The trades are gone to those who pay scot and lot. What should we think of our prison discipline nowadays, if the voice of lamentation was heard in every street, “Some broken bread and meat for the poor prisoners; for the Lord*s sake pity the poor?” John Howard put down this cry. Or what should we say of the vigilance of excise-officers if the cry of aqua vitæ met our ears? The chiropodist has now his half-guinea fee; in the old days he stood at corners, with knife and scissors in hand, crying, “Corns to pick.” There are some occupations of the streets, however, which remain essentially the same, though the form be somewhat varied. The sellers of food are of course amongst these. “Hot peascods,” and hot sheep’s feet, are not popular delicacies, as in the time of Lydgate. “Hot wardens,” and “Hot codlings,” are not the cries which invite us to taste of stewed pears and baked apples. But we have still apples hissing over a charcoal fire; and potatoes steaming in a shining apparatus, with savoury salt-butter to put between the “fruit” when it is cut; and greasy sausages, redolent of onions and marjoram; and crisp brown flounders; and the mutton-pie-man, with his “toss for a penny.” Rice-milk, furmety, barley-broth, and saloop are no longer in request. The greatest improvement of London in our own day has been the establishment of coffee-shops, where the artisan may take his breakfast with comfort and even with luxury.

It is stated that there are now several thousands of coffee-shops in London where the charge for a cup of coffee and a slice of bread and butter is as low as a penny; where a good breakfast may be had for threepence; where no intoxicating liquors are sold; and where the newspapers and the best periodical works may be regularly found. In one of the largest of these establishments, where the charge is three halfpence for a cup of coffee and twopence for a cup of tea, sixteen hundred persons are daily served. This is a vast improvement upon the old saloop-man, who sold his steaming mixture to the shivering mechanic as he crept to his work. It is something better for human happiness than the palmy days of the old coffee-houses. The ‘Tatler’ and ‘Spectator’ were the refiners of manners; and the papers which are dated from White’s and the Grecian derive something perhaps from the tone of society which there prevailed. Let not those, if any there be, who hold that knowledge and taste should be luxuries for the few, curl the lip when Mr. Humphries, a coffee-shop keeper, informs them, that since he has been in business a manifest improvement has taken place in the taste for literature amongst the classes who frequent his house.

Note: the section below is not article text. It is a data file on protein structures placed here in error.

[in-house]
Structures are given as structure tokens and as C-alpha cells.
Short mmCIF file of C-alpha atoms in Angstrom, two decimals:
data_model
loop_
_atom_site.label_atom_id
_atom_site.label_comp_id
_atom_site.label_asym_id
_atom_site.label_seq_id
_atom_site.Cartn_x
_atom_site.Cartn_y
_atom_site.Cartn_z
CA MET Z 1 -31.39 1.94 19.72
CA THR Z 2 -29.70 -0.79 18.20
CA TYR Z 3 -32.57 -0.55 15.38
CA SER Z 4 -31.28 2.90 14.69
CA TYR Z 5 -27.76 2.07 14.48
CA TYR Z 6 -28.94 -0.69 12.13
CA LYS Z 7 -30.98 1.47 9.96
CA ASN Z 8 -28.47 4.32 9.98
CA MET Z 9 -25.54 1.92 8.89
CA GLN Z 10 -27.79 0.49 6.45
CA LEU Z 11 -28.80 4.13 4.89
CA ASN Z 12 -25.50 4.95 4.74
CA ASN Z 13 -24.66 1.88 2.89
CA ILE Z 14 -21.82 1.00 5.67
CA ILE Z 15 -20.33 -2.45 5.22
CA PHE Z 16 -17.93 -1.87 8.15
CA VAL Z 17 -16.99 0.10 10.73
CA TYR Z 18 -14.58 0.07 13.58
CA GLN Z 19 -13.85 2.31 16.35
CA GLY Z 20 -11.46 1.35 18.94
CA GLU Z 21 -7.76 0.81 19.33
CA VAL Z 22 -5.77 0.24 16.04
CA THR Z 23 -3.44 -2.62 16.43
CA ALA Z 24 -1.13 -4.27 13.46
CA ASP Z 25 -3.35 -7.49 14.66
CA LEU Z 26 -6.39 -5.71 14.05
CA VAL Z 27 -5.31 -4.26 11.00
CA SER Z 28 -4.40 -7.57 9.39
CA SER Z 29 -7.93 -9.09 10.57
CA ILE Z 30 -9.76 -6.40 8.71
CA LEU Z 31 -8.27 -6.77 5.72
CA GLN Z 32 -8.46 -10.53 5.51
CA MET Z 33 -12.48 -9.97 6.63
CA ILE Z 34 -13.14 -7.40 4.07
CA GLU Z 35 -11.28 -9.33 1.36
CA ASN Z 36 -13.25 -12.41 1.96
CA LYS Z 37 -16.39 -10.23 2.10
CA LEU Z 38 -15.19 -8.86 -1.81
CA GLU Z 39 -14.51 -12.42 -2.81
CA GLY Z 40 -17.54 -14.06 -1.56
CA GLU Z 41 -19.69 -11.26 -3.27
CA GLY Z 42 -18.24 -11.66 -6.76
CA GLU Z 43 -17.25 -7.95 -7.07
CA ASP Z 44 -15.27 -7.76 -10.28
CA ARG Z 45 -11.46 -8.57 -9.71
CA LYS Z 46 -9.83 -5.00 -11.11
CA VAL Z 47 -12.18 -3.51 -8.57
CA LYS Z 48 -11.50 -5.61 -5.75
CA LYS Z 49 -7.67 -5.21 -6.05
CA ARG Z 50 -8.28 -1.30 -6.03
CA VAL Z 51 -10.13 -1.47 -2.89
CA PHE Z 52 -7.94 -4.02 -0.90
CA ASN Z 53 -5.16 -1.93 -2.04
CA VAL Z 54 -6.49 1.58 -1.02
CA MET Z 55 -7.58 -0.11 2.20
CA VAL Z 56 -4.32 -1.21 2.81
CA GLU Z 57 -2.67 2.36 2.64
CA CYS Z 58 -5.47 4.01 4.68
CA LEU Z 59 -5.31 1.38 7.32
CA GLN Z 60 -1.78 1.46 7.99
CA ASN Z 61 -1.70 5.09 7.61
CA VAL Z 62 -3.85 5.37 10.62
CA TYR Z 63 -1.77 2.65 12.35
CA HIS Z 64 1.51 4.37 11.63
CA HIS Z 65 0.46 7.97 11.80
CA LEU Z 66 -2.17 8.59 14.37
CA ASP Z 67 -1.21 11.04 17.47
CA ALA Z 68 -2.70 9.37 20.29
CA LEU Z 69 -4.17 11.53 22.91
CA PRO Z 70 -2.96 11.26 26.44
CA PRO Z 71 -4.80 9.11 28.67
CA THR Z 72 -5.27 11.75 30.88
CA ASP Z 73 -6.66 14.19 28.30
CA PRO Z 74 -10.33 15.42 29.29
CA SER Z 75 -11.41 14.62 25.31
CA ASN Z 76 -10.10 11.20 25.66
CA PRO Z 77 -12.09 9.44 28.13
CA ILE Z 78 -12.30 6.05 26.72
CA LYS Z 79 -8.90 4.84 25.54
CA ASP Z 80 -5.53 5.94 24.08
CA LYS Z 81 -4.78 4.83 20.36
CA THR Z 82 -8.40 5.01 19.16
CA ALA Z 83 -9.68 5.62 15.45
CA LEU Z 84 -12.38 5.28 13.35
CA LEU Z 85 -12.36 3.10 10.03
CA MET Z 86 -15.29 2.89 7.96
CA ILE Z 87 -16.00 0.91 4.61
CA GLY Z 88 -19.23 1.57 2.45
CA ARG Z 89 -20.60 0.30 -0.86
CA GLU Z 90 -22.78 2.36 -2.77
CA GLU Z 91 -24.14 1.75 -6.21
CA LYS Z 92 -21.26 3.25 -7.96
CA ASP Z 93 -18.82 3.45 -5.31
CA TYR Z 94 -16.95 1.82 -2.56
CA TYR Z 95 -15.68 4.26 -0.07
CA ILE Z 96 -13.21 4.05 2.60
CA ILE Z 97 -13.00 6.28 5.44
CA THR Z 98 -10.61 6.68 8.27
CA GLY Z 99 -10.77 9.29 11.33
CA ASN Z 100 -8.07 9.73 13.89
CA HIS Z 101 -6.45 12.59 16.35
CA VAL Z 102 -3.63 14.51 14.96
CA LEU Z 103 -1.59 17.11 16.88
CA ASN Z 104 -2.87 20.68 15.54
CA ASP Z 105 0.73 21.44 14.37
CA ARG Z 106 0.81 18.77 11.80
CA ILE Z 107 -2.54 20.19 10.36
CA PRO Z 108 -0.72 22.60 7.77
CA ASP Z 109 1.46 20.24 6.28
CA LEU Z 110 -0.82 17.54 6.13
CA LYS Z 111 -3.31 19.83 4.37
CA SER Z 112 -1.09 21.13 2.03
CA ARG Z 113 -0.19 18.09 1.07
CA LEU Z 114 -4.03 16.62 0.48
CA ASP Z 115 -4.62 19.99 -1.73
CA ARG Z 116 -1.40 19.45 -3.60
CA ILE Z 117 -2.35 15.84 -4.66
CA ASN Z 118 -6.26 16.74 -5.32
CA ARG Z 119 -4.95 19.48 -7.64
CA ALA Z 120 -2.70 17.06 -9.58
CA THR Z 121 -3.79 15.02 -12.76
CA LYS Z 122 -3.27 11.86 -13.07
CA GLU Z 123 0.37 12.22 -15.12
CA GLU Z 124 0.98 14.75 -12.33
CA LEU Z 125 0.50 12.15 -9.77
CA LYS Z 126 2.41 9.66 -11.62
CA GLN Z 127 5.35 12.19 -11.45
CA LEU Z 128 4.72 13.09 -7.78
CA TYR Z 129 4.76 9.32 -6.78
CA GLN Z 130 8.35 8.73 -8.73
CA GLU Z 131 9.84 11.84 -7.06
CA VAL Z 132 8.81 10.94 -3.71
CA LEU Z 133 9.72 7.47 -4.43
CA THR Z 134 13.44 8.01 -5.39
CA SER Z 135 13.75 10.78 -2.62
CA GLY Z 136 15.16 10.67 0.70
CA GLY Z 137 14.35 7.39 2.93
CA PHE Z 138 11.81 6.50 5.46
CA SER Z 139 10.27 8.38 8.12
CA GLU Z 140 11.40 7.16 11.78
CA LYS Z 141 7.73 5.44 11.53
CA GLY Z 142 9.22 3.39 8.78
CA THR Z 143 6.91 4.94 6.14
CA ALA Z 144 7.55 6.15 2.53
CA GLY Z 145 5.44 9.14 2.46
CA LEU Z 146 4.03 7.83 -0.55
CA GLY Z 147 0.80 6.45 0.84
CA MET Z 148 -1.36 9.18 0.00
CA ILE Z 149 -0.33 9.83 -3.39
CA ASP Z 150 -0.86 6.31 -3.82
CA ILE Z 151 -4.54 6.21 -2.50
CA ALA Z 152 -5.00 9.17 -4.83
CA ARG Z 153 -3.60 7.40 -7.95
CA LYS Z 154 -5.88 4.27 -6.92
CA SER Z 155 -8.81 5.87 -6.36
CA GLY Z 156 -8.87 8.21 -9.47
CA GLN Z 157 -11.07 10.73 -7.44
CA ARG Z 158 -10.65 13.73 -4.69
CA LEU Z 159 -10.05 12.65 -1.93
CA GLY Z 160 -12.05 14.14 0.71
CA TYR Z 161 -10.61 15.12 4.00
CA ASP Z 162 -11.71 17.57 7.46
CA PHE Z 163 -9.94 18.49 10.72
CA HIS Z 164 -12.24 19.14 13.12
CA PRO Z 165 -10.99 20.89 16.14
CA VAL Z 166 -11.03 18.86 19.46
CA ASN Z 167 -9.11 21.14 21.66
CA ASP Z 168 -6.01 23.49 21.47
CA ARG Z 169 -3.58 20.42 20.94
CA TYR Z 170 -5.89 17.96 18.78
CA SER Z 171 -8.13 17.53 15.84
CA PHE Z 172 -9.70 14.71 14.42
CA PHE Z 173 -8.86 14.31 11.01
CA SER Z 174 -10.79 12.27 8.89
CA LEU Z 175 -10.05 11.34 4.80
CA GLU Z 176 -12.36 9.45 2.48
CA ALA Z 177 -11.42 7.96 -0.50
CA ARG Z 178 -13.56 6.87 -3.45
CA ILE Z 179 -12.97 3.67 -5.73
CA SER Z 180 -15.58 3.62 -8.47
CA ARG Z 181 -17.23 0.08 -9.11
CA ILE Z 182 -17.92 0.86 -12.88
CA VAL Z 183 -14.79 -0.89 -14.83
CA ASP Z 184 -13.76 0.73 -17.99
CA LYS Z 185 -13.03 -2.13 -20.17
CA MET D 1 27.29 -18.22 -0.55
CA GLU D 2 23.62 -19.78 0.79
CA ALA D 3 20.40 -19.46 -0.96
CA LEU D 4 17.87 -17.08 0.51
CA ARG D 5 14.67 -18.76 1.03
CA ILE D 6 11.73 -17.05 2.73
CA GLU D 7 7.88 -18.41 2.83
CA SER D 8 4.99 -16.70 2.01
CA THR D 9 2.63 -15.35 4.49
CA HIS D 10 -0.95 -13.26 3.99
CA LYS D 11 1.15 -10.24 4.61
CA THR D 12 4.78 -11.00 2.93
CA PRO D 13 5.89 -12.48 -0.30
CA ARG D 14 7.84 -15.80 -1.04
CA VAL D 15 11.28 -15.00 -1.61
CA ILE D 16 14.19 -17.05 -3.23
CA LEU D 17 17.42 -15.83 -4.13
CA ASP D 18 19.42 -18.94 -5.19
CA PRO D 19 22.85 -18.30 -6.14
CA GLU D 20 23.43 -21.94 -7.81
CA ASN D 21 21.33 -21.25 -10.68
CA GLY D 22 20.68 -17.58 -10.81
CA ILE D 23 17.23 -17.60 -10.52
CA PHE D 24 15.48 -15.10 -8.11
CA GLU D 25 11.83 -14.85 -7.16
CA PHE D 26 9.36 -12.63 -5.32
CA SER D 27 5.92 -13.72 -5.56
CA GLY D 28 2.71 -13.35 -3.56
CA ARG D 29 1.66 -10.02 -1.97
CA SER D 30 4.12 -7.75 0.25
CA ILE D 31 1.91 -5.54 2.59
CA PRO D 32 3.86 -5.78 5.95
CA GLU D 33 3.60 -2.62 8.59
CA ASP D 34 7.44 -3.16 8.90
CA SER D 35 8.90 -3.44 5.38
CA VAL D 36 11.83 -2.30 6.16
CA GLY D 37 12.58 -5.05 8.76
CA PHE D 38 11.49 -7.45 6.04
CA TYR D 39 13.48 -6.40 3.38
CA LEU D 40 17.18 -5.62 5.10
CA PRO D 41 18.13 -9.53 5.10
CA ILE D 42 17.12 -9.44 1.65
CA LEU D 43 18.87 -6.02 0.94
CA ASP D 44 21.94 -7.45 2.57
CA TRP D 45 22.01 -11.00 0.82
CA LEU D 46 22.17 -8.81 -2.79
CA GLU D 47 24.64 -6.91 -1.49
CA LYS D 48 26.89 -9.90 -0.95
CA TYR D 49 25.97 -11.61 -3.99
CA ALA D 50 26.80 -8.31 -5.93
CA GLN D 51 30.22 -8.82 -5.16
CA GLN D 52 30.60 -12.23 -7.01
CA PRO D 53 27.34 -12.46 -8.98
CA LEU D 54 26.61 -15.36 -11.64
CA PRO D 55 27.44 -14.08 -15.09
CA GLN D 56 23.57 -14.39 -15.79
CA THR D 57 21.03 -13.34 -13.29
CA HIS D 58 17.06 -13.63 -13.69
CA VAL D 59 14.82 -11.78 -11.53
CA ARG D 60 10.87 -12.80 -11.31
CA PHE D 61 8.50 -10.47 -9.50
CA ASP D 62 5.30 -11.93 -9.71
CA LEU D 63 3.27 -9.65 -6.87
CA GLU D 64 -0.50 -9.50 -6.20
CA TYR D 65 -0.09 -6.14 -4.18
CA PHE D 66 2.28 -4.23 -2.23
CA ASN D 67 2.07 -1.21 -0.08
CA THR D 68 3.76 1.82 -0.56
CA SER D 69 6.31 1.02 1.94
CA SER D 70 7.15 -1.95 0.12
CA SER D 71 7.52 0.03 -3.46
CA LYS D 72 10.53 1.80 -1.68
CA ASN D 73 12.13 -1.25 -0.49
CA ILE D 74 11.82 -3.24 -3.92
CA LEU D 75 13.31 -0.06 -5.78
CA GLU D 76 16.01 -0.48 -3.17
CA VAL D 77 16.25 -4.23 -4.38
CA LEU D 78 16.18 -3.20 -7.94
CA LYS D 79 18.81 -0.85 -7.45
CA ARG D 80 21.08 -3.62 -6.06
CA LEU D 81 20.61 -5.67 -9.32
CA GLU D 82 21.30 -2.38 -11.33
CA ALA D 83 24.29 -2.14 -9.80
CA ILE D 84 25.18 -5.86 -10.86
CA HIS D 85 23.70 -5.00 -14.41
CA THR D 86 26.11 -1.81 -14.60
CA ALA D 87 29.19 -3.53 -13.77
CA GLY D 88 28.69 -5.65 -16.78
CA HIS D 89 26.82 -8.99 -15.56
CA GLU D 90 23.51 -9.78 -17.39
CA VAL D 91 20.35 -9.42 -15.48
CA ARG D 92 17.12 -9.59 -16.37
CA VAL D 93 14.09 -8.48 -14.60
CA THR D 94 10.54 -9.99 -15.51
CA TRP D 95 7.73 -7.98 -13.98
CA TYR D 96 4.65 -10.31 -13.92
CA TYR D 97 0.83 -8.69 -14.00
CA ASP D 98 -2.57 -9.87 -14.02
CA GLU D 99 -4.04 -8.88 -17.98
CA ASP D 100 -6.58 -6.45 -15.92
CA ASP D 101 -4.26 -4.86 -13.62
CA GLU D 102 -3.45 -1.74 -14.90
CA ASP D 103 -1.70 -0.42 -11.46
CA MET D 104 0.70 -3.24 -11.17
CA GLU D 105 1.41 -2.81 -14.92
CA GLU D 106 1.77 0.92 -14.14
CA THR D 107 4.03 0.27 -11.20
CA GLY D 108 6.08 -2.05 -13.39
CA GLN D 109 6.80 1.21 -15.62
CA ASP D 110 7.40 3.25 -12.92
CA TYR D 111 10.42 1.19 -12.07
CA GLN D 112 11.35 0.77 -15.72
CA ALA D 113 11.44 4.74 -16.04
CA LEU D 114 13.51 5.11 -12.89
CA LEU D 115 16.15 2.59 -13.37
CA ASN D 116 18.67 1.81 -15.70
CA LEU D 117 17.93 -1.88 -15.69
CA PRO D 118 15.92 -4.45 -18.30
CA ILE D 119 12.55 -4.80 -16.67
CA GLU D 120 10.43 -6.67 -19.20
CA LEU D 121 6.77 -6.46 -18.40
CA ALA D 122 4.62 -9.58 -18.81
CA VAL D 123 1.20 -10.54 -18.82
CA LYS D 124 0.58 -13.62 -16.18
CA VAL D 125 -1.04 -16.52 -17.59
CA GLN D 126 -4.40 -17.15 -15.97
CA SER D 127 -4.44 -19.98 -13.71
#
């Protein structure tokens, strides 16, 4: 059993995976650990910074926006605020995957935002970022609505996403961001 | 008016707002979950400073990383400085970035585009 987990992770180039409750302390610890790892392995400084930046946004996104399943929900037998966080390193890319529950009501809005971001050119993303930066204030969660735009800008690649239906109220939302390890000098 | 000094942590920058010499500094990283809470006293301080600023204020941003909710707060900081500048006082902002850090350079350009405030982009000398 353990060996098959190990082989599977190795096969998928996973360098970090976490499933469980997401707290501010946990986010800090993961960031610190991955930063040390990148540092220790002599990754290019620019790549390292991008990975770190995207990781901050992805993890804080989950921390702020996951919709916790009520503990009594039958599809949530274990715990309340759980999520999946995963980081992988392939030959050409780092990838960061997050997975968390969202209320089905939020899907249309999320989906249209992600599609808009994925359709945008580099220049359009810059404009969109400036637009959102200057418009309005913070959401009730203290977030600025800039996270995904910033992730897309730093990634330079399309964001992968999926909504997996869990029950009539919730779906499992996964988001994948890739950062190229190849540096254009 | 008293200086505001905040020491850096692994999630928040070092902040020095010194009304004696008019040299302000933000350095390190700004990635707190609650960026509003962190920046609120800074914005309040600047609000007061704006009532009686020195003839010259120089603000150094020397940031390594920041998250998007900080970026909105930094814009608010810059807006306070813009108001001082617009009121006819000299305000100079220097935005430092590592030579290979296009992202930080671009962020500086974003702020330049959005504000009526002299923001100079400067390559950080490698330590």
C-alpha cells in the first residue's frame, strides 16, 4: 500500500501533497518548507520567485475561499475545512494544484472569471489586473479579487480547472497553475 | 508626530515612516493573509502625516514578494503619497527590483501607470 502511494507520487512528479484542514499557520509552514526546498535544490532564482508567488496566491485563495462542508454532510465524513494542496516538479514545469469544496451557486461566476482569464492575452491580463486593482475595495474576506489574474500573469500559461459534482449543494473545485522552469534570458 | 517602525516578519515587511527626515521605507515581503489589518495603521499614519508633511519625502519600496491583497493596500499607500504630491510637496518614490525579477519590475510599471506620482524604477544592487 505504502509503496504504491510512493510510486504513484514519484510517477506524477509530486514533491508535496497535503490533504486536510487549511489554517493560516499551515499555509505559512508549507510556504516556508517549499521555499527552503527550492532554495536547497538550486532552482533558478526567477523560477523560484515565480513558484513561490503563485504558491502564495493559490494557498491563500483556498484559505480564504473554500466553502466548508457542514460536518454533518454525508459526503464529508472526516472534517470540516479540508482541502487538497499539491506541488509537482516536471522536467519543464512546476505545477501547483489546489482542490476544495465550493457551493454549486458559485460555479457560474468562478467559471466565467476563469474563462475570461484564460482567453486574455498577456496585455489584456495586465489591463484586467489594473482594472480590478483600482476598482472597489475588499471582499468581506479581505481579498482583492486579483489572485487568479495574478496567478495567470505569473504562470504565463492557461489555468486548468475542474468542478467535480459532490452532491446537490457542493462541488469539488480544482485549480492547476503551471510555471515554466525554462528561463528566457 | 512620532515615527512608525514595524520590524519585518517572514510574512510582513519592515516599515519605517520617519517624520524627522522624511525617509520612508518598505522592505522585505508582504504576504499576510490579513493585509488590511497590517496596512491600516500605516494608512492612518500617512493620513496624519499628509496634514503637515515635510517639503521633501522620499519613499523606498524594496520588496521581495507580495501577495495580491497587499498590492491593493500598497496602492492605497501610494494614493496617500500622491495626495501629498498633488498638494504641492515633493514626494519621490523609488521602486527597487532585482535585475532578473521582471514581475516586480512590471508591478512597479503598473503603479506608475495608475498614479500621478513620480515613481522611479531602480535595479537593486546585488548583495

But we are forgetting Morose, and his “turban of night-caps.” Was Hogarth familiar with the old noise-hater when he conceived his own “Enraged Musician?” In this extraordinary gathering together of the producers of the most discordant sounds, we have a representation which may fairly match the dramatist’s description of street noises. Here we have the milk-maid’s scream, the mackerel-seller’s shout, the sweep upon the house-top, to match the fish-wives and orange-women, the broom-men and costard-mongers. The smith, who was “ominous,” had no longer his forge in the busy streets of Hogarth’s time: the armourer was obsolete: but Hogarth can rival their noises with the pavior’s hammer, the sowgelder’s horn, and the knife-grinder’s wheel. The waits of the city had a pension not to come near Morose’s ward; but it was out of the power of the Enraged Musician to avert the terrible discord of the blind hautboy-player. The bellman, who frightened the sleepers at midnight, was extinct; but modern London had acquired the dustman’s bell. The bear-ward no longer came down the street with the dogs of four parishes, nor did the fencer march with a drum to his prize; but there was the ballad-singer, with her squalling child, roaring worse than bear or dog; and the drum of the little boy playing at soldiers was a more abiding nuisance than the fencer. Morose and the “Enraged Musician” had each the church-bells to fill up the measure of discord. In our own days there has been legislation for the benefit of tender ears ; and there are now penalties, with police-constables to enforce them, against all persons blowing any horn or using any other noisy instrument, for the purpose of calling persons together, or of announcing any show or entertainment, or for the purpose of hawking, selling, distributing, or collecting any article, or of obtaining money or alms. These are the words of the Police Act of 1839 ; and they are stringent enough to have banished from our streets all those uncommon noises which did something to relieve the monotony of the one endless roar of the tread of feet and the rush of wheels. The street noise now is deafening when we are in the midst of it; but in some secluded place, such as Lincoln’s Inn Gardens, it is the ever-present sullen sound of angry waves dashing upon the shingles. The horn that proclaimed extraordinary news, running to and fro among peaceful squares and secluded courts, was sometimes a relief. The bell of the dustman was not altogether unpleasant.